Professor Shen Fuying
5 February 2013
An Analysis of the Causes of Tess’s Tragedies in Tess of the D’Urbervilles Thomas Hardy is one of the most prominent novelists during the Victorian era in Britain. Trapped in the middle ground between the nineteenth and twentieth centuries, Hardy not only inherited Victorian tradition but also initiated the modern innovation in literature. Tess of the D'urbervilles is a masterpiece representing his reputation of a full-blown writer and it is also unanimously considered to be a masterpiece in the world literary history. The novel has aroused a substantial amount of controversy notwithstanding its wide popularity. In this novel, the heroin Tess has undergone a series of tragedies which appear to be both unexpected and predestinated. The causes of her tragedy scatter on a relatively large scale ranging from the internal factor (her heroism) to the inevitable external factors including society, law and religion. In this paper, the varied causes of Tess's tragedy will be analyzed at length so as to present to the readers her predestinated tragic fate in this story. Introduction
The Victorian era of British history refers to the period of Queen Victoria's reign from June 22 of 1837 until her death on January 22 in 1901. Victorian England saw great expansion of wealth and power along with the emergence of peace and prosperity. Culturally there was a transition away from the rationalism of the Georgian period and toward romanticism and mysticism with regard to religion, social values, and the arts (Dixon 34). The era is characterized by the values of social and sexual restraint, which in a large part gives rise to the literary tradition of refined sensibilities. Born in the early period of Victorian era, Thomas Hardy lived his life in a time of rapid social changes due to Britain’s transition from an old-fashioned agricultural nation to a modern industrial one. Although Hardy viewed himself first and foremost a poet, he is mostly remembered by the world for his reputation as a successful novelist. Despite the fact that Hardy resembles his Victorian contemporaries in many essential respects, he can hardly be categorized exclusively as a Victorian novelist. He did not seek for models from his predecessors and often deliberately abandoned the works of the nineteenth century. Hardy initiated things in his works that the Victorians were unwilling to reveal. His subject matters, along with his writing style and techniques meet the demand of the modernists. Likewise, he cannot be labeled a modernist either notwithstanding the traits of modern innovation as is clearly shown in his major works. Reflected in Hardy’s literary works is the transitional trend from traditional to modern literature, and the inspiration from both inheriting and challenging conventions of nineteenth-century at the same time.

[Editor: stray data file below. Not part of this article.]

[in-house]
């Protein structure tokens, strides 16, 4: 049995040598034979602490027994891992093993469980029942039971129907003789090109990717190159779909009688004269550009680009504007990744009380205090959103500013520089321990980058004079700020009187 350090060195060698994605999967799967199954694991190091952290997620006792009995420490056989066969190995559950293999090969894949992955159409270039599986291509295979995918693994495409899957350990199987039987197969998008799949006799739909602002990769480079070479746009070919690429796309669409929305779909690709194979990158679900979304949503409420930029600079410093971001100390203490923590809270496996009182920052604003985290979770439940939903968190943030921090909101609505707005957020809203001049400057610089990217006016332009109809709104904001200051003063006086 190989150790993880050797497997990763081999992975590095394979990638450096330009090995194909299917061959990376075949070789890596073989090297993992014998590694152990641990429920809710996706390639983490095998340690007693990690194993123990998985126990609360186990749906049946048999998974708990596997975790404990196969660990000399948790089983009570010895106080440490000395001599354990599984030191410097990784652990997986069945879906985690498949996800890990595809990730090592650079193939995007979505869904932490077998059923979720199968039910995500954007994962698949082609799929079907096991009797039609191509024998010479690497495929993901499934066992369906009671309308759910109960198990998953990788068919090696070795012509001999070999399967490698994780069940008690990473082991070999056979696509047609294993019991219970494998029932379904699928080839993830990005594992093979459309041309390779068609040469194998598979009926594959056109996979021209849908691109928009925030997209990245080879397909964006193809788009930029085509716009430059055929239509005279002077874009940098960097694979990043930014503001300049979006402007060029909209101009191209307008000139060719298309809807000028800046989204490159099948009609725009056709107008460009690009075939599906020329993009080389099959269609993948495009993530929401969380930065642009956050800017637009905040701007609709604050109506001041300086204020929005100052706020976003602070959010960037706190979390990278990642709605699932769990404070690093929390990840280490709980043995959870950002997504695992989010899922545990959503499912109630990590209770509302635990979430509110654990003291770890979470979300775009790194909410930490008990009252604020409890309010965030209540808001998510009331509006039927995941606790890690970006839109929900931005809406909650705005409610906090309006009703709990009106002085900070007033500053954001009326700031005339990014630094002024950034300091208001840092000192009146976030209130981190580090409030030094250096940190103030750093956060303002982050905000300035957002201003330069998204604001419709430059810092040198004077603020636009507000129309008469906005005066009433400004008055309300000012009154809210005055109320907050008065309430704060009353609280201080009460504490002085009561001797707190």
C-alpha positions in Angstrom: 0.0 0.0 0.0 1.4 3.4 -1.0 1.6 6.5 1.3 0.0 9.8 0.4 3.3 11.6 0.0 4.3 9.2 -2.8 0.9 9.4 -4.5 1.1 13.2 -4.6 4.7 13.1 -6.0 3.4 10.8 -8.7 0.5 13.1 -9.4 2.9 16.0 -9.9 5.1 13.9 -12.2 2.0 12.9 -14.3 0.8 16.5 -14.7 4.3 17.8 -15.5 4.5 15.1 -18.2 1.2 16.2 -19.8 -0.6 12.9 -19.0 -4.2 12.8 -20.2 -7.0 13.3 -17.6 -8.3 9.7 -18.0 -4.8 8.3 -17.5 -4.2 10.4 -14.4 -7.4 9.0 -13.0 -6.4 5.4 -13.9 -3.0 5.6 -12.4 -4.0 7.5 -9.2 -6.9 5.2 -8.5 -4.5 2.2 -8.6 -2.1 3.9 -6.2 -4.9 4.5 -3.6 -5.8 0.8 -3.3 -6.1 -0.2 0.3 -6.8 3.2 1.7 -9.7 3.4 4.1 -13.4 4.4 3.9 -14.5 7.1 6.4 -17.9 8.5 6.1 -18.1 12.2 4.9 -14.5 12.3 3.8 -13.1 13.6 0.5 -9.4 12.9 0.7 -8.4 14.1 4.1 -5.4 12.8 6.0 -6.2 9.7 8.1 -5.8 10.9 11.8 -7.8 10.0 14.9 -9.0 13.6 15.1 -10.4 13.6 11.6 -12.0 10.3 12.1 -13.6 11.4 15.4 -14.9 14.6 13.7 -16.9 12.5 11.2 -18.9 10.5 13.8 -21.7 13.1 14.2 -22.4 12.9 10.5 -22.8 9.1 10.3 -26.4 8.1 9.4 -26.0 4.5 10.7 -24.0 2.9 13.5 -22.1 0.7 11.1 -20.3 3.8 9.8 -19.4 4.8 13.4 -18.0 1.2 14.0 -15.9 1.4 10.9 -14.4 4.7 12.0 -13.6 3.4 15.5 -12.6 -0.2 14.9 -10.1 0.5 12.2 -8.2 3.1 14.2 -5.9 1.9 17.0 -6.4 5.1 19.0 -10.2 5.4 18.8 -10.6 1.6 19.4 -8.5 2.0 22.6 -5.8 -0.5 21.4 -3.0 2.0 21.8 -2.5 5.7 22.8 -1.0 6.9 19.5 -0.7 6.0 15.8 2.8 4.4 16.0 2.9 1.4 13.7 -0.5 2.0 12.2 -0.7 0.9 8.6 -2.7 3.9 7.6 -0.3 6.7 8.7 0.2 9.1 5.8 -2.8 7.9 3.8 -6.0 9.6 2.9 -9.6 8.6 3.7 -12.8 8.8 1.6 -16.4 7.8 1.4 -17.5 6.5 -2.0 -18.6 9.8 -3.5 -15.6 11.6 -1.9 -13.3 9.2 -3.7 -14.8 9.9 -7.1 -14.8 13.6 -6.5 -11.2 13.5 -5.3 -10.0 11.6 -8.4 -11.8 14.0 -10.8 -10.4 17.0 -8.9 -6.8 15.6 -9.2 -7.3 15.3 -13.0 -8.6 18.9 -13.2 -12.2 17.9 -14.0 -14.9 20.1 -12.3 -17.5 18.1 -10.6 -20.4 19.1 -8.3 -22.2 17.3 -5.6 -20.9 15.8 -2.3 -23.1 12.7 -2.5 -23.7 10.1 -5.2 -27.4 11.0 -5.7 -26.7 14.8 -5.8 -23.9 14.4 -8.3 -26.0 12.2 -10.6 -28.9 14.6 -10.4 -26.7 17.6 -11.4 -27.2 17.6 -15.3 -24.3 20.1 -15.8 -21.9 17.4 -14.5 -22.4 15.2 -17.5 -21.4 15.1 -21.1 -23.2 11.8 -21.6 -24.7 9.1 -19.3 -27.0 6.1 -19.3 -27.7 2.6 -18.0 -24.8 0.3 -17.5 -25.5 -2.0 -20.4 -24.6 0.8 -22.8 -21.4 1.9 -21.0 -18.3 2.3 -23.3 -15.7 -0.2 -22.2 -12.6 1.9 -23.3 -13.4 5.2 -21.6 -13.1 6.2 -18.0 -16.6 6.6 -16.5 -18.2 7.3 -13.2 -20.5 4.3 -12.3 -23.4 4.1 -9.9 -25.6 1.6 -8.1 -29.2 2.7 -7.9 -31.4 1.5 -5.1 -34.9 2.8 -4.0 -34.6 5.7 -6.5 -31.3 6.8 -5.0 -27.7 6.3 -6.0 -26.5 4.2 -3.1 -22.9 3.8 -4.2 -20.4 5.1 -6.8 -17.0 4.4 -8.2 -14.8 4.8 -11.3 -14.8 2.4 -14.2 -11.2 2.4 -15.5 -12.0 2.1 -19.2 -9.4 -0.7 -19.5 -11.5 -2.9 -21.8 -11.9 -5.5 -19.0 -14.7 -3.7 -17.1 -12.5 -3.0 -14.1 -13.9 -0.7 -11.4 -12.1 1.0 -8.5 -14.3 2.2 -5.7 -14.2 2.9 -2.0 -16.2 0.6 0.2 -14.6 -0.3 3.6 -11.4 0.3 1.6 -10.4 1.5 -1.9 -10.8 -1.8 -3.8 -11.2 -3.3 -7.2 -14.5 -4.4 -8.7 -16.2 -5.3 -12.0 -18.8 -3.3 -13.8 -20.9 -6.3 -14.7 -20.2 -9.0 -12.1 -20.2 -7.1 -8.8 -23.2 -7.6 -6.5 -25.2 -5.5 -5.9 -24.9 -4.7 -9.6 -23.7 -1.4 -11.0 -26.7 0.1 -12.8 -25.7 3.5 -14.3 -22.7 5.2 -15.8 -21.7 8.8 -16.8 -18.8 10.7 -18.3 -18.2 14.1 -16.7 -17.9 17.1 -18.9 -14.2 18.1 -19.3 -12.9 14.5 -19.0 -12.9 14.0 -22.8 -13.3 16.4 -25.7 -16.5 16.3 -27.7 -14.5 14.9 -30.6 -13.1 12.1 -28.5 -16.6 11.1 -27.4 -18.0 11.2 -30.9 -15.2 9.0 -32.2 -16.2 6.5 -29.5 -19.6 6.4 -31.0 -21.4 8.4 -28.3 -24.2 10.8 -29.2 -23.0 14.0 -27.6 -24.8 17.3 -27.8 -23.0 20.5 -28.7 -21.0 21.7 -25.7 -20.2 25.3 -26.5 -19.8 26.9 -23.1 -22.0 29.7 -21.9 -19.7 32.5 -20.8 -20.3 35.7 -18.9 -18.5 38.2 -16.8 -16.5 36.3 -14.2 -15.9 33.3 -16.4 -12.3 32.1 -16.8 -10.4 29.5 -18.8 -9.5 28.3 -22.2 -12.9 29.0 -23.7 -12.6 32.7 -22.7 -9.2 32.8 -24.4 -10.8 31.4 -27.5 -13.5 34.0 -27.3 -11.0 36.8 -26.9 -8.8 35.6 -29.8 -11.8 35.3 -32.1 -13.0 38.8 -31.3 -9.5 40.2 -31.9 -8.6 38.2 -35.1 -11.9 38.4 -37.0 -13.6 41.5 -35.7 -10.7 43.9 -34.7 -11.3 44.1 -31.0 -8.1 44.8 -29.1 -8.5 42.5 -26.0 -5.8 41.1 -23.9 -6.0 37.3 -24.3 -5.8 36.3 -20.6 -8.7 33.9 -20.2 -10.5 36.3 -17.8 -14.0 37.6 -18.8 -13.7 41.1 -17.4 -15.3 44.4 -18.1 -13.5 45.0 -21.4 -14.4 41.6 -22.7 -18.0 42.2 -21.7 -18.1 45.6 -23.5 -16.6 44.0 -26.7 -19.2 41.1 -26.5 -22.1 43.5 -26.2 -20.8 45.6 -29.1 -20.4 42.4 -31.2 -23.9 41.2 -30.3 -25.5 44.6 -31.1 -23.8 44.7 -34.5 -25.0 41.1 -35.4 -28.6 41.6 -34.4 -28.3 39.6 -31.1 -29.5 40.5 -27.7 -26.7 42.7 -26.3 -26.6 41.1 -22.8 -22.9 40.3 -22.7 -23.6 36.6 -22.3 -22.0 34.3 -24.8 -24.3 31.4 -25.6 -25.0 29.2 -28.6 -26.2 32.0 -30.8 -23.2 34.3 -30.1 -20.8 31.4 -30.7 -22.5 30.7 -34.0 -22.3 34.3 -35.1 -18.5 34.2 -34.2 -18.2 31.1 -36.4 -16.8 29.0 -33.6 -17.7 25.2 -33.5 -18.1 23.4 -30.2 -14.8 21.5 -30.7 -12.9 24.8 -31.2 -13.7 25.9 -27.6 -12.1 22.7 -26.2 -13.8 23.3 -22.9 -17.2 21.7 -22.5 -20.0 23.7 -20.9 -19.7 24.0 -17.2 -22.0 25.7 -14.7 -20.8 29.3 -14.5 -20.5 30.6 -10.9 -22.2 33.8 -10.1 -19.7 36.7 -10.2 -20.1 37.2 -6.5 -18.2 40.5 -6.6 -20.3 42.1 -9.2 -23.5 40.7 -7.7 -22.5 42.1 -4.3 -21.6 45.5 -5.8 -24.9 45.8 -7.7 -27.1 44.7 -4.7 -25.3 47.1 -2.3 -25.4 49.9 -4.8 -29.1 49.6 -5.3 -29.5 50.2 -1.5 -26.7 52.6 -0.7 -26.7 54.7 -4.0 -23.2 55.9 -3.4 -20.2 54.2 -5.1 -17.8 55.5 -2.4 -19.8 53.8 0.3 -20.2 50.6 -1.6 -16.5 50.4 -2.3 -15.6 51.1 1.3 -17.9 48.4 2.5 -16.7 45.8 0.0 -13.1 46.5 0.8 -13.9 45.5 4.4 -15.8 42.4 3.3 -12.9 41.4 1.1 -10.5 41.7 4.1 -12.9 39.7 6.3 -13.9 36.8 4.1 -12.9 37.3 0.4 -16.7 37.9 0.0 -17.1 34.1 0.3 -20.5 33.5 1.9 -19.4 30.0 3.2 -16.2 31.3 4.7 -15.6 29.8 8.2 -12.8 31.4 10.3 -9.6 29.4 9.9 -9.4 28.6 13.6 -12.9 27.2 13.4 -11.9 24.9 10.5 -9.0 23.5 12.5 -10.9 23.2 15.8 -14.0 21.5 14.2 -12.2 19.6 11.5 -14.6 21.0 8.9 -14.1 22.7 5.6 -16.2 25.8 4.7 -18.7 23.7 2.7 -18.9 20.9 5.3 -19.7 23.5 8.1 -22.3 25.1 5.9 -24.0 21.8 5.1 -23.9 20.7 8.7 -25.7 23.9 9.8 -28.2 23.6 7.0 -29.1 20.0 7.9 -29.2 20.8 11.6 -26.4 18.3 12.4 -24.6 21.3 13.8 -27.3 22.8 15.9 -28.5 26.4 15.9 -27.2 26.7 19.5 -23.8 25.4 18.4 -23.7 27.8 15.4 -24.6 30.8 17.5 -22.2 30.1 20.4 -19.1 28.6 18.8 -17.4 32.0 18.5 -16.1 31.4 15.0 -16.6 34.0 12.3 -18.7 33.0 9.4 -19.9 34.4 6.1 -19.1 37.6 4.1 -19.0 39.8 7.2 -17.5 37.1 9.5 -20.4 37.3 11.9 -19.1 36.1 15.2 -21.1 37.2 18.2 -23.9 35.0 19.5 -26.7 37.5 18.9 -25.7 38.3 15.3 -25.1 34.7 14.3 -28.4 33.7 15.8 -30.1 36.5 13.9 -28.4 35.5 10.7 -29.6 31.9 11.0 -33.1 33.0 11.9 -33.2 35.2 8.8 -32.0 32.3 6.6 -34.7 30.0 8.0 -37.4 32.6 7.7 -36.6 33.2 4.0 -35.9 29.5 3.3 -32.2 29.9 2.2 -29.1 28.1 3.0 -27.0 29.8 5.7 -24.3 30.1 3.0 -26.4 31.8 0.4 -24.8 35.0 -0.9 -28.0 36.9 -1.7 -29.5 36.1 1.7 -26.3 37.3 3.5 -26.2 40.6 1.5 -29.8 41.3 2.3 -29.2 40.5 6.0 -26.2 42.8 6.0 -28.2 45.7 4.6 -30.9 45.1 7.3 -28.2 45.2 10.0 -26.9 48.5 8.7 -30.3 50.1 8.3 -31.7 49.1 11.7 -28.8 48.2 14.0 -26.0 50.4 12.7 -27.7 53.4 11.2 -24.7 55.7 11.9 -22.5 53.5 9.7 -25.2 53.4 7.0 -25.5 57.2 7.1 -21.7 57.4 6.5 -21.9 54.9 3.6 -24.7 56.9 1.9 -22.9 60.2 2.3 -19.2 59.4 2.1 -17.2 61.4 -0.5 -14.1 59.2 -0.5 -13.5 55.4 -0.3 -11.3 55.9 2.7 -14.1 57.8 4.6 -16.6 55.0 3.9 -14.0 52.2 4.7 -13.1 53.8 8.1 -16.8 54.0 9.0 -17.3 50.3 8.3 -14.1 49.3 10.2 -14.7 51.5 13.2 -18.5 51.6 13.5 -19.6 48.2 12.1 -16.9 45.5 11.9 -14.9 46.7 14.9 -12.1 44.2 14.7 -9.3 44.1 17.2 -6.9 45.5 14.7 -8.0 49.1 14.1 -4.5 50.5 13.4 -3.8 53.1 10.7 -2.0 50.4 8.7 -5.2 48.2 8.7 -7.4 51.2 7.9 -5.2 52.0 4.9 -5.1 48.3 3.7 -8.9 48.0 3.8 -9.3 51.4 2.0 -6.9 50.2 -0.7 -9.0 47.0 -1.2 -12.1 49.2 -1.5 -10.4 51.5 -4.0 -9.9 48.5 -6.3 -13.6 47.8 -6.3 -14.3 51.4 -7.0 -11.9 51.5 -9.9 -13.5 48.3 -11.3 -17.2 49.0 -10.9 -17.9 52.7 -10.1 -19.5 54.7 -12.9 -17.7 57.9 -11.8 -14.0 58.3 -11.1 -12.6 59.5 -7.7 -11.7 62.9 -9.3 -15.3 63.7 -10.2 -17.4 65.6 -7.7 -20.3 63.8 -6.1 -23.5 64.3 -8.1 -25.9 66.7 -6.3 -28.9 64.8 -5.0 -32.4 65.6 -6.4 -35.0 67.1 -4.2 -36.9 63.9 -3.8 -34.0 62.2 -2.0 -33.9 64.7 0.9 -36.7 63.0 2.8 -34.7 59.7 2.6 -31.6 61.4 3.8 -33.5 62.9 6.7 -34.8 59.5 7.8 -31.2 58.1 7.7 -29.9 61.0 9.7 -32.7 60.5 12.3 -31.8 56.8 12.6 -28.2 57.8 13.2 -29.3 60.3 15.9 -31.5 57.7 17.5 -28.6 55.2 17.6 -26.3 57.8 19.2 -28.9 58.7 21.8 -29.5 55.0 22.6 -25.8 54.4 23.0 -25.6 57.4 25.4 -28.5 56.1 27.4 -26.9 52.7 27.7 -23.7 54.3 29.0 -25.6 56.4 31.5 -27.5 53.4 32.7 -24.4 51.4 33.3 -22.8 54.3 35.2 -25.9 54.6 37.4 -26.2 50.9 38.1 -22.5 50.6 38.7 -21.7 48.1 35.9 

Among all his most known novels, Tess of the D’urbervilles is Hardy’s representative masterpiece which serves as a strong demonstration of his perspectives as a thinker and techniques as a writer. The heroin Tess, who is from a humble rural family, is persuaded by her parents to “make kin” with a local noble family the d’Urberville as her father learns earlier that they are relations. She procures a job there tending fowls at their family estate where she is seduced and raped by Alec, the dandy son of Mrs. d’Urberville. Tess gives birth to Alec’s child after she returns to her family but the baby named Sorrow dies soon afterwards. Determined to start everything all over again, she accepts a job as a milkmaid at the Talbothays Dairy where she finds the love of her life Angel Clare, the son of a clergyman. Their love for each other grows stronger each day and they get engaged soon afterwards. With their wedding day coming near, Tess starts to get tortured more and more by her own conscience. Eventually she makes a confession of her impure past to Angel and is...
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